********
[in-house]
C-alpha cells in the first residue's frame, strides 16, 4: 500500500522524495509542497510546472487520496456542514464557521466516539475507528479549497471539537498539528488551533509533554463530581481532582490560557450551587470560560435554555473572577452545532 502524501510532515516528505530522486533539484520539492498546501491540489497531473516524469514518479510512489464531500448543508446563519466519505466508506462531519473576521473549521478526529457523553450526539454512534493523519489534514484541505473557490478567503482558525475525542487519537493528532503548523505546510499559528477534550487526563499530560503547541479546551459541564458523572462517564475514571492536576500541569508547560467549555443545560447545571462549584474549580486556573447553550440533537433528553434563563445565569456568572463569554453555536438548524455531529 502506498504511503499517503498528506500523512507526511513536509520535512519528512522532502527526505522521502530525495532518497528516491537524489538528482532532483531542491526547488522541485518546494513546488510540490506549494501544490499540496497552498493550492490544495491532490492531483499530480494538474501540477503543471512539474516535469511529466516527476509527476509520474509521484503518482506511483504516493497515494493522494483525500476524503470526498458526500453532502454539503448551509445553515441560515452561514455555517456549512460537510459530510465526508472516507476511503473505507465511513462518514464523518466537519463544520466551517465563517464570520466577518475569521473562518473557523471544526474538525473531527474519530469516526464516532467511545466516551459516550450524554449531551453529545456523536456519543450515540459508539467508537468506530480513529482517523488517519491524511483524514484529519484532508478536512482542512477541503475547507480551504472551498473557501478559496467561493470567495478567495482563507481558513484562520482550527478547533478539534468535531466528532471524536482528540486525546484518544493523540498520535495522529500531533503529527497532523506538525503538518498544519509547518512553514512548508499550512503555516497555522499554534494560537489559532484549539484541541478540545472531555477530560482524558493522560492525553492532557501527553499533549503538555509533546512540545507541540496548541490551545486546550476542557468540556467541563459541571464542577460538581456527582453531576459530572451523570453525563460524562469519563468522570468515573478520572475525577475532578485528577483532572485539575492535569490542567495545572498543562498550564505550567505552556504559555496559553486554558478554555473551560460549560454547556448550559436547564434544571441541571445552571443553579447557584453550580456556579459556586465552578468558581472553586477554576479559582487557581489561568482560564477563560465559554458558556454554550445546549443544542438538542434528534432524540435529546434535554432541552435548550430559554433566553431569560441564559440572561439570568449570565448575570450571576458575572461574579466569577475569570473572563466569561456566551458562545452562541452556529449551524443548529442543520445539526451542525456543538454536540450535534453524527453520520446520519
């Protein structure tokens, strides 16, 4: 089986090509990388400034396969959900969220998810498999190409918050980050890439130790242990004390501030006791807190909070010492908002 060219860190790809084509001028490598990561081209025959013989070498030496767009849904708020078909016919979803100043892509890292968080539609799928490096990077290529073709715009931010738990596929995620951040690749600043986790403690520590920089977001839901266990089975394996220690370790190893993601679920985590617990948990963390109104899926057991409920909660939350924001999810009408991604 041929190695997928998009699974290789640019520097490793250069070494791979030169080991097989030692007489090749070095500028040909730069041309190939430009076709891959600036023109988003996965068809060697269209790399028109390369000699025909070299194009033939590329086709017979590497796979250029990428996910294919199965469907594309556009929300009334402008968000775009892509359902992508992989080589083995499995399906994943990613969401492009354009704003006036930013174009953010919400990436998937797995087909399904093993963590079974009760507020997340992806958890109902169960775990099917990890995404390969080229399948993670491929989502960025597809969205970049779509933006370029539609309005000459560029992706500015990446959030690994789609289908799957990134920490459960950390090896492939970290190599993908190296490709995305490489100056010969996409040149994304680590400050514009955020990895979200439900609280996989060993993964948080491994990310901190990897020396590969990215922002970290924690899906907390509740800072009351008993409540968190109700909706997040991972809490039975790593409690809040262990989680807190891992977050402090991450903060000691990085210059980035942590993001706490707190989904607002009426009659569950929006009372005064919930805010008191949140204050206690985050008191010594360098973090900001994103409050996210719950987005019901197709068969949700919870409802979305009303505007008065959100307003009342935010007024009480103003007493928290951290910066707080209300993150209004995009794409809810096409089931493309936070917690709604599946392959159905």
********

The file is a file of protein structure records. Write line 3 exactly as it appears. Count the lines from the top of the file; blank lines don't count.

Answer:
């Protein structure tokens, strides 16, 4: 089986090509990388400034396969959900969220998810498999190409918050980050890439130790242990004390501030006791807190909070010492908002 060219860190790809084509001028490598990561081209025959013989070498030496767009849904708020078909016919979803100043892509890292968080539609799928490096990077290529073709715009931010738990596929995620951040690749600043986790403690520590920089977001839901266990089975394996220690370790190893993601679920985590617990948990963390109104899926057991409920909660939350924001999810009408991604 041929190695997928998009699974290789640019520097490793250069070494791979030169080991097989030692007489090749070095500028040909730069041309190939430009076709891959600036023109988003996965068809060697269209790399028109390369000699025909070299194009033939590329086709017979590497796979250029990428996910294919199965469907594309556009929300009334402008968000775009892509359902992508992989080589083995499995399906994943990613969401492009354009704003006036930013174009953010919400990436998937797995087909399904093993963590079974009760507020997340992806958890109902169960775990099917990890995404390969080229399948993670491929989502960025597809969205970049779509933006370029539609309005000459560029992706500015990446959030690994789609289908799957990134920490459960950390090896492939970290190599993908190296490709995305490489100056010969996409040149994304680590400050514009955020990895979200439900609280996989060993993964948080491994990310901190990897020396590969990215922002970290924690899906907390509740800072009351008993409540968190109700909706997040991972809490039975790593409690809040262990989680807190891992977050402090991450903060000691990085210059980035942590993001706490707190989904607002009426009659569950929006009372005064919930805010008191949140204050206690985050008191010594360098973090900001994103409050996210719950987005019901197709068969949700919870409802979305009303505007008065959100307003009342935010007024009480103003007493928290951290910066707080209300993150209004995009794409809810096409089931493309936070917690709604599946392959159905």